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What Do Mollusks Eat? It's Not What You Expected

What Do Mollusks Eat?
The question here is, what do mollusks eat? Well, depending upon the species and taking their habitat into consideration, they can be plant-eaters, meat-eaters, and even omnivorous. This AnimalSake post elaborates more on the mollusks species and their diet.
Nicks J
Last Updated: Feb 20, 2018
Did You Know?
Of all the different species of mollusks, snails and mussels are the only ones that reside in both, a terrestrial and aquatic habitat.
The term Mollusca refers to a large phylum of invertebrate species of animals, known as mollusks. Being the largest marine phylum, it is represented by more than 85,000 species.
These soft-bodied invertebrates vary in size, but usually have a protective covering known as a shell. Although most of the species live underwater, some of them have a terrestrial habitat too. Considering the huge number of species, the phylum Mollusca is divided into 3 main groups - cephalopods, bivalves, and gastropods. Here are the dietary habits of the species in each group.
Octopus, squid, cuttlefish
Of all the mollusk species, cephalopods are the largest in size, and essentially carnivorous. They are known for their unique way of hunting prey. This species of mollusks is primarily represented by cuttlefish, squid, octopus, and nautilus. They are equipped with long tentacles, which is used for catching prey.
As cephalopods have to hunt to obtain their food, they are highly mobile, and known for their voracious appetite. As far as their diet is concerned, they eat crabs, crayfish, and small species of mollusks, such as gastropods. cephalopods also prey on shellfish, crustaceans, myctophids, shrimp, and other smaller species of fish, such as sardines and pilchard. There are some species, such as small squid, that feed on plankton, but the larger ones are carnivore.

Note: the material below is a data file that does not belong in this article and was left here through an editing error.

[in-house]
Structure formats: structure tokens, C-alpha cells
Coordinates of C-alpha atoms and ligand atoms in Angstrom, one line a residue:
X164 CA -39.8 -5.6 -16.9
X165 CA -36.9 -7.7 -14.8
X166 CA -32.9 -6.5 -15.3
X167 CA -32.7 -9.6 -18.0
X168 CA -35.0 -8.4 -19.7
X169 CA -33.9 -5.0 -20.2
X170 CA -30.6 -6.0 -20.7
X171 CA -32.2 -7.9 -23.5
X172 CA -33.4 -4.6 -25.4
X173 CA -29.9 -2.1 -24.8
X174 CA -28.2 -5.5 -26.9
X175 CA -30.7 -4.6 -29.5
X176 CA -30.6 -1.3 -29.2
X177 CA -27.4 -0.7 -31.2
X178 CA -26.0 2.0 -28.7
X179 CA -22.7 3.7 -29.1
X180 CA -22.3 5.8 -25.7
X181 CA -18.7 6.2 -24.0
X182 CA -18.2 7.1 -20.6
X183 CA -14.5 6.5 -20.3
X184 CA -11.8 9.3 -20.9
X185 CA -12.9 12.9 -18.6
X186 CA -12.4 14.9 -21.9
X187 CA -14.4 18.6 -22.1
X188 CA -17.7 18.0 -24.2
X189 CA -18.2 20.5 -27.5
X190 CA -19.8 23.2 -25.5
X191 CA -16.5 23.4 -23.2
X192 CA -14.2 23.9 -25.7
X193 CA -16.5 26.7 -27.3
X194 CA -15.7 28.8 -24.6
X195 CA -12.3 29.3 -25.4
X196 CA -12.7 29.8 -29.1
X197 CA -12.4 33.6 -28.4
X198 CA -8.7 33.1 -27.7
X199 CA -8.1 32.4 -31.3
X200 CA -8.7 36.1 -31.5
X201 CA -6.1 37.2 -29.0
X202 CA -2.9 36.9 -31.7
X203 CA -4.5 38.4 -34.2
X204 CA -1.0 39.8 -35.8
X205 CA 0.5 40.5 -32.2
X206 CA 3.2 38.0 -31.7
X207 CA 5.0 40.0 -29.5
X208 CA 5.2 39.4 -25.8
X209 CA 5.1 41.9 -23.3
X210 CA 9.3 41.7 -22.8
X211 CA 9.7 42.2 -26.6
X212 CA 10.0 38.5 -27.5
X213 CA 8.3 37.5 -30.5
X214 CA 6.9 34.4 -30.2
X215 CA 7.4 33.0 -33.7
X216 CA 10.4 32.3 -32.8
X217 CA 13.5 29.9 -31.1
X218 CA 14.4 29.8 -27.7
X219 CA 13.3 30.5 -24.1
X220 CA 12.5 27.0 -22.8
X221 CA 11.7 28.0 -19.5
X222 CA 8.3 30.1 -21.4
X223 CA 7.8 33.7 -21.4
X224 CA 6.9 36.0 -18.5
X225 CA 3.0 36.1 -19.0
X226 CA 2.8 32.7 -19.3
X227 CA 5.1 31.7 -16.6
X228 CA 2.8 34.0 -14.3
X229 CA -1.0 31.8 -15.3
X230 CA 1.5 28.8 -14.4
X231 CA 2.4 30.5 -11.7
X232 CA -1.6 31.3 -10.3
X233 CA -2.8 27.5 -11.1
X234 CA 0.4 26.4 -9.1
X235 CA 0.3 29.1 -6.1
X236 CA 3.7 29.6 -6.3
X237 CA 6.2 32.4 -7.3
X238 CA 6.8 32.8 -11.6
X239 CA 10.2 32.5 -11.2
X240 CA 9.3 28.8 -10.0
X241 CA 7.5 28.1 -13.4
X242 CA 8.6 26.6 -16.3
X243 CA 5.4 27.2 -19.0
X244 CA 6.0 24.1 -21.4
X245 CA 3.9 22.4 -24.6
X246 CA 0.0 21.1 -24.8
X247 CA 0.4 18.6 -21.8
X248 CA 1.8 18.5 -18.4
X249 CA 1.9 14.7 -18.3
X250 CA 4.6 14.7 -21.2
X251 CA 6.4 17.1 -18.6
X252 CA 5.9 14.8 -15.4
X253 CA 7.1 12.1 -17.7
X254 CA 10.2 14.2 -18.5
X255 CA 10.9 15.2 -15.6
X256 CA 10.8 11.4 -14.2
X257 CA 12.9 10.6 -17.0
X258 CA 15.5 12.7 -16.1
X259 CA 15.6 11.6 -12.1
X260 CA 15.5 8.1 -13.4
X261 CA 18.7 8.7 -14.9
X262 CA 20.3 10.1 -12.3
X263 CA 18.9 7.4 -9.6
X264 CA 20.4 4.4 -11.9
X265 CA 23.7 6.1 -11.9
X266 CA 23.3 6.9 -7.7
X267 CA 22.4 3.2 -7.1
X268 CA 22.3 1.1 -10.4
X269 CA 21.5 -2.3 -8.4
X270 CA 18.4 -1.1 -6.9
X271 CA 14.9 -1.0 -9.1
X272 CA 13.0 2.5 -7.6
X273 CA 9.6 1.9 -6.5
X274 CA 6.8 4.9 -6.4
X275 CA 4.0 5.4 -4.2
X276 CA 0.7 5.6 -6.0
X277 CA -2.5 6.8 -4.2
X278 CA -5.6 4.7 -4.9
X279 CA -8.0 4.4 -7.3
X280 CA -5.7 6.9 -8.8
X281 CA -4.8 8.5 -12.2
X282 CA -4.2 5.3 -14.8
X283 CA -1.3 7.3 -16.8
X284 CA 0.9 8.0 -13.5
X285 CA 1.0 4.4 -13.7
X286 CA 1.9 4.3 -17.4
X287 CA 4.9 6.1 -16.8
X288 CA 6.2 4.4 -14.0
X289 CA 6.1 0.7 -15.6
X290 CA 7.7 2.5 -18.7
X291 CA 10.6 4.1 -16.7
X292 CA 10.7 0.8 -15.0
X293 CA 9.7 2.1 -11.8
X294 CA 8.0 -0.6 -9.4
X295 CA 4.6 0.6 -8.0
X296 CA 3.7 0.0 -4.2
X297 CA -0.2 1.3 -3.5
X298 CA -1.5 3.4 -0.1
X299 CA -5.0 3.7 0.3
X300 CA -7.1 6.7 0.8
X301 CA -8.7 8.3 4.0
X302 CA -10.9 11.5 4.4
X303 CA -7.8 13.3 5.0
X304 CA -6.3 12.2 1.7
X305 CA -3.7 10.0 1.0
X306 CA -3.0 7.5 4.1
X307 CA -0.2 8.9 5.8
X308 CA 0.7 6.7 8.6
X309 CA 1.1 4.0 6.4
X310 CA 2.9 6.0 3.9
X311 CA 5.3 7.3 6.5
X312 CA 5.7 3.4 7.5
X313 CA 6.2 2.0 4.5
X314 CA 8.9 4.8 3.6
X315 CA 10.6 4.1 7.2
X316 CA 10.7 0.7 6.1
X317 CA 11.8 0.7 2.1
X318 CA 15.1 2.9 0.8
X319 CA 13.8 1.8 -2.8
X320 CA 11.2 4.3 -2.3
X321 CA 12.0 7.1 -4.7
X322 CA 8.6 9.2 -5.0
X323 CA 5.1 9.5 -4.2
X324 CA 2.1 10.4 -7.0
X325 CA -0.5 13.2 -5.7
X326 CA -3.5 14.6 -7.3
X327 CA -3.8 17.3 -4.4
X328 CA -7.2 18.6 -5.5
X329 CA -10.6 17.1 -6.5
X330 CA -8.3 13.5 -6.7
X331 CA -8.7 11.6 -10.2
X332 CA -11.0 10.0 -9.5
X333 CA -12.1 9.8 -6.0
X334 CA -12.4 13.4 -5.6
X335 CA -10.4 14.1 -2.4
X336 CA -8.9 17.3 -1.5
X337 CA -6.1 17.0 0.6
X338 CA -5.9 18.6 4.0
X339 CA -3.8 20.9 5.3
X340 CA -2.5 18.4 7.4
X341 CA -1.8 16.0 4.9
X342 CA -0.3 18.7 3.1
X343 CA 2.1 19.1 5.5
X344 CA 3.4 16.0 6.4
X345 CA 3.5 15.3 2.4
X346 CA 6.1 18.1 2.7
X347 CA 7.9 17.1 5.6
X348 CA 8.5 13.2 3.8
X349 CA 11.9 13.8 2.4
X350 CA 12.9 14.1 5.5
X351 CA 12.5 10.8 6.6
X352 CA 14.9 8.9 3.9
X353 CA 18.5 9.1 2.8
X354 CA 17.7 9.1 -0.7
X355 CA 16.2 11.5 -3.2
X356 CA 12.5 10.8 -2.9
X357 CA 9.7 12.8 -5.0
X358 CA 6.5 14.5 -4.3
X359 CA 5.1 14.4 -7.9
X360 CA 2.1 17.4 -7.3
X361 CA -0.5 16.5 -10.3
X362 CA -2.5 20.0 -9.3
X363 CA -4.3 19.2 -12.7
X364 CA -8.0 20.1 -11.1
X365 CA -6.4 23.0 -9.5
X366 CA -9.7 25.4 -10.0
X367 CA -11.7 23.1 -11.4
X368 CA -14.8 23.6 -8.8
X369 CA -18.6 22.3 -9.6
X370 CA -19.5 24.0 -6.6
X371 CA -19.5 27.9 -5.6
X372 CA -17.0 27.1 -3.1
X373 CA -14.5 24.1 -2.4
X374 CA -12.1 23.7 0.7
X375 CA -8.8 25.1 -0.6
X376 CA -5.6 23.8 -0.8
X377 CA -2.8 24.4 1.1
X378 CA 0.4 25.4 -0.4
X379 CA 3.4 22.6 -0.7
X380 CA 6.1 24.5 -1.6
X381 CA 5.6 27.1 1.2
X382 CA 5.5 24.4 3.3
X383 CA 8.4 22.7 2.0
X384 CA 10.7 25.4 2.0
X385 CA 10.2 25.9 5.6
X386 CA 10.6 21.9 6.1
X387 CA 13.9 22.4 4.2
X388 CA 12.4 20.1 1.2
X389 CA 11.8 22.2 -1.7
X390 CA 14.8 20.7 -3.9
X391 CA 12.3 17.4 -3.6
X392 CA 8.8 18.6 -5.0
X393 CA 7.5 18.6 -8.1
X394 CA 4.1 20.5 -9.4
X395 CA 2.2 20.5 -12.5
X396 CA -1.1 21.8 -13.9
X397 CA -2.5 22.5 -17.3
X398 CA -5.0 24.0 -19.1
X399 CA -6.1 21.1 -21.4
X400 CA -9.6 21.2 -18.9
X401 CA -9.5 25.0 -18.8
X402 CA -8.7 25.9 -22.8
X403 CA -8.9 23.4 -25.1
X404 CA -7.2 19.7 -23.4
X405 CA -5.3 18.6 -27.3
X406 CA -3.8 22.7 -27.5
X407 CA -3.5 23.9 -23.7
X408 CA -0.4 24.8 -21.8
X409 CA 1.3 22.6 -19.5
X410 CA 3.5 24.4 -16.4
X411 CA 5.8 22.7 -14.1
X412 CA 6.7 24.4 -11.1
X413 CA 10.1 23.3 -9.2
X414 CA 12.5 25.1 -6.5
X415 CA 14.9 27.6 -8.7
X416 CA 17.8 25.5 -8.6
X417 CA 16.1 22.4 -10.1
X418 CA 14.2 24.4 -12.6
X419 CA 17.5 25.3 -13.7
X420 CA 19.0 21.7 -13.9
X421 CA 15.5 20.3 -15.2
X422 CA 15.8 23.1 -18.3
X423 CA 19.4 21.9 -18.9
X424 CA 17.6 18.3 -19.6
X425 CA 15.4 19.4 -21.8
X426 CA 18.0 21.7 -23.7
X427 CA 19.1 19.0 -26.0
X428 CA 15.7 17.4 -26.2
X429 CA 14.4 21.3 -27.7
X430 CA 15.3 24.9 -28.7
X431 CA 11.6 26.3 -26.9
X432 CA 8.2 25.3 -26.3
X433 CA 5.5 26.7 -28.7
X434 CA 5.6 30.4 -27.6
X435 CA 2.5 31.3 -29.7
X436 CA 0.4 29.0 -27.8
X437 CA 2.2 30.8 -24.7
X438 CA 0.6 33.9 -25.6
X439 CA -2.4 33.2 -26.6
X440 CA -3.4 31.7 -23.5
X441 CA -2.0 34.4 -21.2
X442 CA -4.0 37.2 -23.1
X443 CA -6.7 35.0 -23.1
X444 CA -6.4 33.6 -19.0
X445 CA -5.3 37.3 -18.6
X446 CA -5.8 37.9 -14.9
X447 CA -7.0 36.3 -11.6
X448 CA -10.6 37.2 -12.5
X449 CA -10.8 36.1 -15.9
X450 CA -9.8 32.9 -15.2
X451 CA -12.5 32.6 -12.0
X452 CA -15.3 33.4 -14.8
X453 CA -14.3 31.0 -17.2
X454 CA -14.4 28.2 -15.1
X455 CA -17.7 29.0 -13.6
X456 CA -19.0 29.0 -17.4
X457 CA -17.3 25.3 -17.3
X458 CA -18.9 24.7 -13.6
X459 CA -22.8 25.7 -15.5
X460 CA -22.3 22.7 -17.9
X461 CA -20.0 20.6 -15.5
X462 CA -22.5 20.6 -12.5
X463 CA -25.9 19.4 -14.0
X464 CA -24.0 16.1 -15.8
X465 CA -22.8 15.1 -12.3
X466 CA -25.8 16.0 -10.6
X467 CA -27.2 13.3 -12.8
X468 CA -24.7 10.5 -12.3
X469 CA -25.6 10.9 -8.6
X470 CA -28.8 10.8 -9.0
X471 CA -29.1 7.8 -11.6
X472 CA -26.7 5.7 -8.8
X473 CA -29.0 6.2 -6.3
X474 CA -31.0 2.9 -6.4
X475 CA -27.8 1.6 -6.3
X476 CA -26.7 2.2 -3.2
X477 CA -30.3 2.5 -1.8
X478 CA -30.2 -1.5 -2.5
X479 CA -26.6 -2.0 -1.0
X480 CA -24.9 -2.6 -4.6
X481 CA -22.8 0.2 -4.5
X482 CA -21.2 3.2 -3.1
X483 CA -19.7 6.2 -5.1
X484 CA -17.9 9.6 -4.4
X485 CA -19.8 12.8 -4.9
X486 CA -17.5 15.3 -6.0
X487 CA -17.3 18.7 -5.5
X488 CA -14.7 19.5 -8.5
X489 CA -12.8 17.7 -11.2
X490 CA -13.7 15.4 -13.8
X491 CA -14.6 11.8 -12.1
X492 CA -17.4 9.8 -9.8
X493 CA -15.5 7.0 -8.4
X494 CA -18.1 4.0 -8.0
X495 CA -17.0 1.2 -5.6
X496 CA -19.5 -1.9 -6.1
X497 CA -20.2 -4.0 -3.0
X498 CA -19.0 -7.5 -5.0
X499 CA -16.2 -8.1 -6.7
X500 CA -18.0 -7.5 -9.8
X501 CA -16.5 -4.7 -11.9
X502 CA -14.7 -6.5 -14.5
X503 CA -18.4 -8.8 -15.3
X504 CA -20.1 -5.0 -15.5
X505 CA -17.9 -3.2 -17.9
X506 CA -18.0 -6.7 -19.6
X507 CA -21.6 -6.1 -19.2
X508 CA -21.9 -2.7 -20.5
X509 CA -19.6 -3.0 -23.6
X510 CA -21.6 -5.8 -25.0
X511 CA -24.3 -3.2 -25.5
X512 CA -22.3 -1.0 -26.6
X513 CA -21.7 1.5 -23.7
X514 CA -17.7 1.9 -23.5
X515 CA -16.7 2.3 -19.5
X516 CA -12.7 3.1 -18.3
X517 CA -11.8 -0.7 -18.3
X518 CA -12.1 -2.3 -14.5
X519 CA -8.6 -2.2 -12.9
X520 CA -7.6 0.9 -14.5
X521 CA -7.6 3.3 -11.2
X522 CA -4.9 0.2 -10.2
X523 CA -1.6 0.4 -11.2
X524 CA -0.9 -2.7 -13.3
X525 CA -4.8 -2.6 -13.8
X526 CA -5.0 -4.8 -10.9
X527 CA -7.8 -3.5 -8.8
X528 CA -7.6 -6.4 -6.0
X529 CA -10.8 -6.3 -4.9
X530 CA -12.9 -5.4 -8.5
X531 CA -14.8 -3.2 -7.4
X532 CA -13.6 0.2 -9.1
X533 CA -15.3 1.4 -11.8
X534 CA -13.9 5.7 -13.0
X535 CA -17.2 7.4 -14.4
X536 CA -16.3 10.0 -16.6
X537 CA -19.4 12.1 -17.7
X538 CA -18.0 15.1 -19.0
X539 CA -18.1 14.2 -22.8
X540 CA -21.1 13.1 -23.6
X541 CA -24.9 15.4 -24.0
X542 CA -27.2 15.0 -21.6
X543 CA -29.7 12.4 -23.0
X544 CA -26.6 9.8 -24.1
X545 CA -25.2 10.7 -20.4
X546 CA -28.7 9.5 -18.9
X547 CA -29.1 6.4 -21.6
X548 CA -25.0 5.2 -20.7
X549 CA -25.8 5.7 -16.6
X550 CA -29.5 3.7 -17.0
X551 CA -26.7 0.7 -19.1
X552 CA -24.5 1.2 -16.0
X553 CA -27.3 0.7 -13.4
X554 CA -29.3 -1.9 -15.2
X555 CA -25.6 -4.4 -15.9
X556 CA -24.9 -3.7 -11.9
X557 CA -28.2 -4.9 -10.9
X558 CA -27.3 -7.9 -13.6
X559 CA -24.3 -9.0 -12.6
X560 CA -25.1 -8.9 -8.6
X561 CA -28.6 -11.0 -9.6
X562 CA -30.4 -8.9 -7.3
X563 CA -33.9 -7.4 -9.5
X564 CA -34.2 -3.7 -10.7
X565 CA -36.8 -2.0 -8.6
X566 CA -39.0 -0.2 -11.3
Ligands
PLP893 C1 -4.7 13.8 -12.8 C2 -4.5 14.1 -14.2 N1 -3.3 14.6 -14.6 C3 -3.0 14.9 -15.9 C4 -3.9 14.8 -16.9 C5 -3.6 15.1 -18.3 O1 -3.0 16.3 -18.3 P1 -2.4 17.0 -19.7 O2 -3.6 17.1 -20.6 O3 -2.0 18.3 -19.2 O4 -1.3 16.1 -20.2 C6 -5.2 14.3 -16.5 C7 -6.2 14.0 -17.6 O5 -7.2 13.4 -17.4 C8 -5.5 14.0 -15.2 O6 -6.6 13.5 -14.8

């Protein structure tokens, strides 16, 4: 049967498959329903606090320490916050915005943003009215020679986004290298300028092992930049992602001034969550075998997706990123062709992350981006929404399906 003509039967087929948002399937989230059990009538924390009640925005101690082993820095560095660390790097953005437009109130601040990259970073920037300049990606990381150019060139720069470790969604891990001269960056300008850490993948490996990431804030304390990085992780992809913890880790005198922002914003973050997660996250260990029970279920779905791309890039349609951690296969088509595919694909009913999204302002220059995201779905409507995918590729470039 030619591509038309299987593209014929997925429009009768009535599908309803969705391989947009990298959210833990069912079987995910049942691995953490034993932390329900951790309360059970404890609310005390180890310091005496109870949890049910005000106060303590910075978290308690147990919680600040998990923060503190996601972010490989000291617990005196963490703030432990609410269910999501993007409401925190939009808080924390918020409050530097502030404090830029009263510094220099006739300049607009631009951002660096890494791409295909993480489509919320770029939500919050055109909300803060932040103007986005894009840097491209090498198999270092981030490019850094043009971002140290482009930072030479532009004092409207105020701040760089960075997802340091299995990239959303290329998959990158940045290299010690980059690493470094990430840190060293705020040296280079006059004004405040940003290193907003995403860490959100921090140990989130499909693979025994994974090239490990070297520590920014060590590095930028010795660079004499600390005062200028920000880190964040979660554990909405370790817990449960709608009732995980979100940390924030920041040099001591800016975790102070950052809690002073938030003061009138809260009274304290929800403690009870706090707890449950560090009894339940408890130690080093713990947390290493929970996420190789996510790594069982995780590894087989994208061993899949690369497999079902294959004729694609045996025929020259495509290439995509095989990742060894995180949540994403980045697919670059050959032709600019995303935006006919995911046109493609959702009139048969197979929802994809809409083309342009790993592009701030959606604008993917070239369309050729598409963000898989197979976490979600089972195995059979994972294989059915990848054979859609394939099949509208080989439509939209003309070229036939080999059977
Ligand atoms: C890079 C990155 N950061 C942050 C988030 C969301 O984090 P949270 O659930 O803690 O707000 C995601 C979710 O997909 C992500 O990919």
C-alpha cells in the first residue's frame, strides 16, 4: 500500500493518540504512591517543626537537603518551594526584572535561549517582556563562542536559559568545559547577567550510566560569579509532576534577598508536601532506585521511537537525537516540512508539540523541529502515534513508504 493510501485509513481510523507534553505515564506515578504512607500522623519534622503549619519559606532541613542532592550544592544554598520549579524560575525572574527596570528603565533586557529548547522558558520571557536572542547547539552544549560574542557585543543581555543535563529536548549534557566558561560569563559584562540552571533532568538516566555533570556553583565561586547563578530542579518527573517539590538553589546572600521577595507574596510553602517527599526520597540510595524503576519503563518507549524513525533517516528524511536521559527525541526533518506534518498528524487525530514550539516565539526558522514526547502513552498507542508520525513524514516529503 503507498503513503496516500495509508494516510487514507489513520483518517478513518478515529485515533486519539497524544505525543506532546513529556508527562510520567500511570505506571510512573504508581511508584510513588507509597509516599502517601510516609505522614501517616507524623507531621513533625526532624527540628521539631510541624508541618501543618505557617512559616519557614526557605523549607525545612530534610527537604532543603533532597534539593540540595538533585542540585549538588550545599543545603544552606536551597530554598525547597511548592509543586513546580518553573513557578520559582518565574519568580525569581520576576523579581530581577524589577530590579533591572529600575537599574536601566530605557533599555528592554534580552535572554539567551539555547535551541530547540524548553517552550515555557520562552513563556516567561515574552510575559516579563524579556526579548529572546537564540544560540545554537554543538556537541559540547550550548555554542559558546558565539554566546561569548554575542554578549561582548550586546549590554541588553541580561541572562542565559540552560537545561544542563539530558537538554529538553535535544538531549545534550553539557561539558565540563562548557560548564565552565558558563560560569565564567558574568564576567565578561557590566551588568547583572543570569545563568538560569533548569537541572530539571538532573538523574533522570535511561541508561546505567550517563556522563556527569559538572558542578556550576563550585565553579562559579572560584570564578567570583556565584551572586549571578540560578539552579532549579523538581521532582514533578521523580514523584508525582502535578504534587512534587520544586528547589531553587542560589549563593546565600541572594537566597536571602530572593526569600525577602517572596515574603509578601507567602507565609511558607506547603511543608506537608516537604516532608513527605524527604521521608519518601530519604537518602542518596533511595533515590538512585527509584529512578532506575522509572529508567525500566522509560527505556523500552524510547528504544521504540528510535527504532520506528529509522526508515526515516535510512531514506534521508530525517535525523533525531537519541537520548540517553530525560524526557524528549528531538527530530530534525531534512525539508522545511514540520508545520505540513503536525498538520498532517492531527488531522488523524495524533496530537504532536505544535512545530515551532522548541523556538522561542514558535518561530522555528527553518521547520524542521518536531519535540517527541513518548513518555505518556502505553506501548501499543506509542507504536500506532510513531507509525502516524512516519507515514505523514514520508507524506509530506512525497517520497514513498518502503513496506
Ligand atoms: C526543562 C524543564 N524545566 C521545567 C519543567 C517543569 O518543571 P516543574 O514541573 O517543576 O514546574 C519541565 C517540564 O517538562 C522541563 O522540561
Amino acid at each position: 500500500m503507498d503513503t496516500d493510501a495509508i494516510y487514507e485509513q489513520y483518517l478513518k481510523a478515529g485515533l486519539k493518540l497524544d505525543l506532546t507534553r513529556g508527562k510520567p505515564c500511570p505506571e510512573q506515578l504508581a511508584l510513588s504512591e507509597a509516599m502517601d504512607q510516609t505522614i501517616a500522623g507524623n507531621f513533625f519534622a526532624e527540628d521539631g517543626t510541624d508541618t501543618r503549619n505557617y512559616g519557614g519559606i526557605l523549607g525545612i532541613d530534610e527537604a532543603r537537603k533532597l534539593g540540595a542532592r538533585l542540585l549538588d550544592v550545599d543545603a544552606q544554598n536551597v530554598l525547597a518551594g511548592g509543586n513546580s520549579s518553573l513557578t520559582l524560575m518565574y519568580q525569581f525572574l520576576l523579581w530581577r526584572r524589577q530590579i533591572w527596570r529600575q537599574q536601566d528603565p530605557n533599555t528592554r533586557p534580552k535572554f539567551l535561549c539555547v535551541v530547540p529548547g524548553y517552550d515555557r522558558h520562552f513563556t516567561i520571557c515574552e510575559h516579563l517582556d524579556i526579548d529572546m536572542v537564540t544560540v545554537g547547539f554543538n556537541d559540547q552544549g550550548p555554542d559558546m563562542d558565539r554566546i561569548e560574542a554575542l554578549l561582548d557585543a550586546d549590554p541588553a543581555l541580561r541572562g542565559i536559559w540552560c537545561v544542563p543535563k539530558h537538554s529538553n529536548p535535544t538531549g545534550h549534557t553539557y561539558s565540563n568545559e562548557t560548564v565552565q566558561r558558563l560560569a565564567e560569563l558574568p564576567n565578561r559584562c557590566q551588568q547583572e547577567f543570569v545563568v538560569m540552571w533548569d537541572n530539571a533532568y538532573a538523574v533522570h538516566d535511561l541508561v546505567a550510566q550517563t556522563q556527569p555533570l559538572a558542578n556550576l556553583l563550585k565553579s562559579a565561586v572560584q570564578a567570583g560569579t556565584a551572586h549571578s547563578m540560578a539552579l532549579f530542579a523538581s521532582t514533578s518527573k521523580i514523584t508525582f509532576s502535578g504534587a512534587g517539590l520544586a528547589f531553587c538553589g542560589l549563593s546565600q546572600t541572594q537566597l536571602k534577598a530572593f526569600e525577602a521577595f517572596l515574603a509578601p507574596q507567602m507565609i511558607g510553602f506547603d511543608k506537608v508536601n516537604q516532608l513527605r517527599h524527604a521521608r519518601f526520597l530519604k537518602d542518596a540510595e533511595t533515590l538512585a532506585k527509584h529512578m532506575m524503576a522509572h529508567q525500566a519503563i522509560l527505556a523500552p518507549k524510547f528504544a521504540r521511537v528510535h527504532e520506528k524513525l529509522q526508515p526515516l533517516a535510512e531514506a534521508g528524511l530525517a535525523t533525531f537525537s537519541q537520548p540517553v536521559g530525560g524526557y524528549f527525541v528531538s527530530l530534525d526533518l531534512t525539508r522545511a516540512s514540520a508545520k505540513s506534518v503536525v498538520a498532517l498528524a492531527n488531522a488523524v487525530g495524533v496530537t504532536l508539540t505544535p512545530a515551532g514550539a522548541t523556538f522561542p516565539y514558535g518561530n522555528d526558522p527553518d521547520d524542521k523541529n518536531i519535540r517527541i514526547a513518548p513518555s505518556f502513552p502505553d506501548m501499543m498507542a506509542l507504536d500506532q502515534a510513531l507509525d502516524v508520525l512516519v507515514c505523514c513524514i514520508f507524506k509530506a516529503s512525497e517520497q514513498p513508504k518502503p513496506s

Oysters, clams, scallops, mussels
Also referred to as pelycopoda, bivalves are sessile, meaning that they cannot move as they are fixed to their substratum. Oysters, clams, scallops, and mussels belong to the bivalve class of mollusks. Now what exactly do bivalves eat? Although there are different species of bivalves, most of them are filter feeders, and primarily live on phytoplankton and algae, organisms freely floating through the water.
Bivalves are equipped with a unique filter feeding system, that allows them to separate food particles from water. The gills are endowed with cilia (tiny hair) that captures plankton particles as tiny as 1 micrometer in size. The collected plankton is then directed towards the mouth for digestion.
Snail and slug
The gastropods class consists of a wide range of species, and is considered to be the largest class of mollusks. The group is diverse and comprises terrestrial as well as aquatic species of mollusks. The ones that live on land, such as snails and slugs, generally have a uniquely coiled shell. Some of the important aquatic members in this class include tusk shells, sea butterflies, conchs, periwinkles, limpets, whelks, nudibranchs, oyster borers, and abalones.
The aquatic habitat of these species can be freshwater, marine, and deep sea environments.

Following are the dietary habits of some species belonging to the gastropods class:
Snail on leaf
  • Snails and slugs feed upon various types of leafy plants and rotting vegetation.
  • Snails and slugs feed upon various types of leafy plants and rotting vegetation.
  • Oyster borer (aquatic snail) prey on shelled creatures. They attack their prey by making a hole through the shell, and ingest their soft body parts.
  • Conchs, which are large-sized sea snails, feed upon living seaweed, algae, and organic debris.
  • Limpets, which are soft bodied invertebrates, graze on plants, and usually eat algae that grow on the surfaces of rocks.
  • Whelks (a type of sea snail) are meat-eaters, and prey on worms and bivalves such as clam, oysters, and mussels. These marine gastropod mollusks are experts at opening the protective shell of bivalves, and then introduce their toothed tongue to grab the prey.
  • Periwinkles (small marine snails) are plant-eaters, and are seen on rocky coastlines. They eat algae which is scraped from the rocks.
  • Nudibranchs, soft bodied sea-slugs, are carnivorous, and prey on corals, sponges, crustaceans, jellyfish, hydroids, and even members of their own species.
An important point to note here is that, although cephalopods are carnivore in nature, it doesn't mean that they will not eat plants. For instance, if the octopus is unable to catch sufficient prey, it may eat any plant growing under water. So, the availability of food at that moment of time also plays a crucial role in deciding their dietary habits.
Camoflauged Reef Octopus